Epoch MJD 55545.11 Equinox J2000
|Right ascension||14h 05m 18.27s|
|Declination||55° 34′ 21.22″|
|Spectral type||Y0 (pec?)|
|Apparent magnitude (J (MKO filter system))||20.20 ± 0.13|
|Apparent magnitude (H (MKO filter system))||21.45 ± 0.41|
|Proper motion (μ)||RA: -2297 ± 96 mas/yr
Dec.: 212 ± 137 mas/yr
|Parallax (π)||133 ± 81 mas|
|Surface gravity (log g)||5.0|
WISE 1405+5534 was discovered in 2011 from data, collected by Wide-field Infrared Survey Explorer (WISE) Earth-orbiting satellite — NASA infrared-wavelength 40 cm (16 in) space telescope, which mission lasted from December 2009 to February 2011. WISE 1405+5534 has two discovery papers: Kirkpatrick et al. (2011) and Cushing et al. (2011), however, basically with the same authors and published nearly simultaneously. Kirkpatrick et al. presented discovery of 98 new found by WISE brown dwarf systems with components of spectral types M, L, T and Y, among which also was WISE 1405+5534.[note 1] Cushing et al. presented discovery of seven brown dwarfs — one of T9.5 type, and six of Y-type — first members of the Y spectral class, ever discovered and spectroscopically confirmed, including "archetypal member" of the Y spectral class WISE 1828+2650, and WISE 1405+5534. This seven objects are also the faintest seven of 98 brown dwarfs, presented in Kirkpatrick et al. (2011).
WISE 1405+5534 distance estimates
|Source||Parallax, mas||Distance, pc||Distance, ly||Ref.|
|Kirkpatrick et al. (2011), Table 6||8.6||28.0|||
|Cushing et al. (2011), Table 7||3.8||12.4|||
|Marsh et al. (2013)
(according Kirkpatrick et al. (2012))
|207 ± 39||4.8+1.1
|Marsh et al. (2013)||133 ± 81||>3.4[note 2]||>11.1|||
Non-trigonometric distance estimates are marked in italic. The most precise estimate is marked in bold.
WISE 1405+5534 has a large proper motion of about 2307 milliarcseconds per year.
WISE 1405+5534 proper motion estimates
|Kirkpatrick et al. (2011)||2693||272||-2691 ± 292||95 ± 271|||
|Marsh et al. (2013)||2307||275||-2297 ± 96||212 ± 137|||
The most accurate estimates are marked in bold.
Spectral class and temperature
The object's temperature estimate is 350 K  (about 77 °C / 170 °F). Its spectrum is similar with spectrum of another Y-dwarf WISE 1738+2732. However, WISE 1405+5534's spectrum has a red shift of H-band flux peak, suggesting that WISE 1405+5534 may be peculiar, therefore it is classified as Y0 (pec?).
The other six discoveries of brown dwarfs, published in Cushing et al. (2011):
- WISE 0148-7202 (T9.5)
- WISE 0410+1502 (Y0)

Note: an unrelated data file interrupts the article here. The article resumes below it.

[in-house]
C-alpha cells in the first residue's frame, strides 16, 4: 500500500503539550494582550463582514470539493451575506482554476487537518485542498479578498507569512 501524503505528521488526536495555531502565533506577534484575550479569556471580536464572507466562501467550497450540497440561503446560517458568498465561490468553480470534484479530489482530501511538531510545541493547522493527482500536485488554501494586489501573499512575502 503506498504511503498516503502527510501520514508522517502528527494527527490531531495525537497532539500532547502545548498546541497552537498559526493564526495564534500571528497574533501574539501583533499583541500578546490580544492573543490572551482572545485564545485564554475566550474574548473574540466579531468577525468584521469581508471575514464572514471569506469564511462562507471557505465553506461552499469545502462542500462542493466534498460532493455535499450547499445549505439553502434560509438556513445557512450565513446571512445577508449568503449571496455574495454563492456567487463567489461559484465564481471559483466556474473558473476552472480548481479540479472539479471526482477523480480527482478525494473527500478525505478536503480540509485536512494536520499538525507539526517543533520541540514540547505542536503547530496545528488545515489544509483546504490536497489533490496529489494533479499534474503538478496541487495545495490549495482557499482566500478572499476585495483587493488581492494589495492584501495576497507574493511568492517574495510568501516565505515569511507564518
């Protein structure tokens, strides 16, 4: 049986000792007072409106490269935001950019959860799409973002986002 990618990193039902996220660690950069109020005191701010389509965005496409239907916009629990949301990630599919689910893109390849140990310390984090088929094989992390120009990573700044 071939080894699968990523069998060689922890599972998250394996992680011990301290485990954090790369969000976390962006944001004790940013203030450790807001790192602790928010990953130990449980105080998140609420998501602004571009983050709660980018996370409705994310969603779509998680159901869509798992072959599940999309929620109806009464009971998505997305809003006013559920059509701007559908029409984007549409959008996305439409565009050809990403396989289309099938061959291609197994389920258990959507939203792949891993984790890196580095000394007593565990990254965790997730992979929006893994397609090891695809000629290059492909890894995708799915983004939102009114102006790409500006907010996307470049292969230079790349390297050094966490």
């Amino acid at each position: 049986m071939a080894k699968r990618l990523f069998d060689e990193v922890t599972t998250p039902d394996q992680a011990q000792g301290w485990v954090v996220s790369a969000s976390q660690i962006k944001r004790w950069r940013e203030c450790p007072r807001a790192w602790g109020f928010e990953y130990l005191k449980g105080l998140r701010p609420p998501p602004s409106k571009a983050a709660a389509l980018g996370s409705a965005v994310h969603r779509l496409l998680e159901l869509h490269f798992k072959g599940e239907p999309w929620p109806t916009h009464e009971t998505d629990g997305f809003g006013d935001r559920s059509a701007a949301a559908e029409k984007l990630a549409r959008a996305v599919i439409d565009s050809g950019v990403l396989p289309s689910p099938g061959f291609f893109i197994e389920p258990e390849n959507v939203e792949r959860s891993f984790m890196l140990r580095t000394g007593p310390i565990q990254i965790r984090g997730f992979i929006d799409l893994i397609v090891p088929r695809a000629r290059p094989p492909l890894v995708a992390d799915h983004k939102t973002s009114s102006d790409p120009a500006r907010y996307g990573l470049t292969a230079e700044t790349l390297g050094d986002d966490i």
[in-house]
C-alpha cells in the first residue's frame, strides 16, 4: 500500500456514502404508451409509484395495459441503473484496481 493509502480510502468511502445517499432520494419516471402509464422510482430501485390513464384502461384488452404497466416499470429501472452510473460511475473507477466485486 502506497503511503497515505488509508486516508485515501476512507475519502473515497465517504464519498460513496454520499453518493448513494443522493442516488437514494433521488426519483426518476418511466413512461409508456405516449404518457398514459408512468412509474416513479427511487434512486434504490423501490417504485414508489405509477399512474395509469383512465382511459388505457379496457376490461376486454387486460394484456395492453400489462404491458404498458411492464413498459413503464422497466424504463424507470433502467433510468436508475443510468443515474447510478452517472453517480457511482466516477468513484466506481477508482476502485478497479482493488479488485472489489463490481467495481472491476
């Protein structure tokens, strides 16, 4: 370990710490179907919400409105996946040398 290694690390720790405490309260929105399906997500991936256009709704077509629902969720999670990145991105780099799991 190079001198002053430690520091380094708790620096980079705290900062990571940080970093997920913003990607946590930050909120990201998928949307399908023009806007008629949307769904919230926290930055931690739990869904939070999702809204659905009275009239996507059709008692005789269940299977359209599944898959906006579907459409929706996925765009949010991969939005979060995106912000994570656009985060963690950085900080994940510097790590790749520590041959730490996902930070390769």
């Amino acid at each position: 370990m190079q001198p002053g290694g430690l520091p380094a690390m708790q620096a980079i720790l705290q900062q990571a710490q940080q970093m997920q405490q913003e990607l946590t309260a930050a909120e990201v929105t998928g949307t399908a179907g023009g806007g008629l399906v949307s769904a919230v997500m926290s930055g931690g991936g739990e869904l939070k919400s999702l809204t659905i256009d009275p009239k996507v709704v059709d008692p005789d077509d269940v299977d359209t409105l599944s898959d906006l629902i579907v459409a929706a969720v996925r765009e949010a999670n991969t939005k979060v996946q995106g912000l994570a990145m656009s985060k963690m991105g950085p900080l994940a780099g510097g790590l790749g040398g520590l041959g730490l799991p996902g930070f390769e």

- WISE 1541-2250 (Y0.5)
- WISE 1738+2732 (Y0)
- WISE 1828+2650 (≥Y2)
- WISE 2056+1459 (Y0)
- These 98 brown dwarf systems are only among first, not all brown dwarf systems, discovered from data, collected by WISE: six discoveries were published earlier (however, also listed in Kirkpatrick et al. (2011)) in Mainzer et al. (2011) and Burgasser et al. (2011), and the other discoveries were published later.
- In this parallax and distance estimates the distance value does not equal to inverse maximum likelihood parallax value, as would be in the case of exact parallax and distance values. This is due to the fact that Marsh et al. used a more sophisticated method of converting maximum likelihood parallaxes into most probable distances, that uses also some prior information, and not just the calculation of the inverse value. (The method description see in Marsh et al. (2013), Section 4).
- Kirkpatrick, J. Davy; Cushing, Michael C.; Gelino, Christopher R.; Griffith, Roger L.; Skrutskie, Michael F.; Marsh, Kenneth A.; Wright, Edward L.; Mainzer, A.; Eisenhardt, Peter R.; McLean, Ian S.; Thompson, Maggie A.; Bauer, James M.; Benford, Dominic J.; Bridge, Carrie R.; Lake, Sean E.; Petty, Sara M.; Stanford, S. A.; Tsai, Chao-Wei; Bailey, Vanessa; Beichman, Charles A.; Bloom, Joshua S.; Bochanski, John J.; Burgasser, Adam J.; Capak, Peter L.; Cruz, Kelle L.; Hinz, Philip M.; Kartaltepe, Jeyhan S.; Knox, Russell P.; Manohar, Swarnima; Masters, Daniel; Morales-Calderon, Maria; Prato, Lisa A.; Rodigas, Timothy J.; Salvato, Mara; Schurr, Steven D.; Scoville, Nicholas Z.; Simcoe, Robert A.; Stapelfeldt, Karl R.; Stern, Daniel; Stock, Nathan D.; Vacca, William D. (2011). "The First Hundred Brown Dwarfs Discovered by the Wide-field Infrared Survey Explorer (WISE)". The Astrophysical Journal Supplement 197 (2): 19. arXiv:1108.4677v1. Bibcode:2011ApJS..197...19K. doi:10.1088/0067-0049/197/2/19.
- Kirkpatrick, J. Davy; Gelino, Christopher R.; Cushing, Michael C.; Mace, Gregory N.; Griffith, Roger L.; Skrutskie, Michael F.; Marsh, Kenneth A.; Wright, Edward L.; Eisenhardt, Peter R.; McLean, Ian S.; Mainzer, Amanda K.; Burgasser, Adam J.; Tinney, C. G.; Parker, Stephen; Salter, Graeme (2012). "Further Defining Spectral Type "Y" and Exploring the Low-mass End of the Field Brown Dwarf Mass Function". The Astrophysical Journal 753 (2): 156. arXiv:1205.2122. Bibcode:2012ApJ...753..156K. doi:10.1088/0004-637X/753/2/156.
- Marsh, Kenneth A.; Wright, Edward L.; Kirkpatrick, J. Davy; Gelino, Christopher R.; Cushing, Michael C.; Griffith, Roger L.; Skrutskie, Michael F.; Eisenhardt, Peter R. (2013). "Parallaxes and Proper Motions of Ultracool Brown Dwarfs of Spectral Types Y and Late T". The Astrophysical Journal 762 (2): 119. arXiv:1211.6977. Bibcode:2013ApJ...762..119M. doi:10.1088/0004-637X/762/2/119.
- Cushing, Michael C.; Kirkpatrick, J. Davy; Gelino, Christopher R.; Griffith, Roger L.; Skrutskie, Michael F.; Mainzer, A.; Marsh, Kenneth A.; Beichman, Charles A.; Burgasser, Adam J.; Prato, Lisa A.; Simcoe, Robert A.; Marley, Mark S.; Saumon, D.; Freedman, Richard S.; Eisenhardt, Peter R.; Wright, Edward L. (2011). "The Discovery of Y Dwarfs using Data from the Wide-field Infrared Survey Explorer (WISE)". arXiv:1108.4678v1 [astro-ph.SR]. Bibcode 2011ApJ...743...50C. doi:10.1088/0004-637X/743/1/50.
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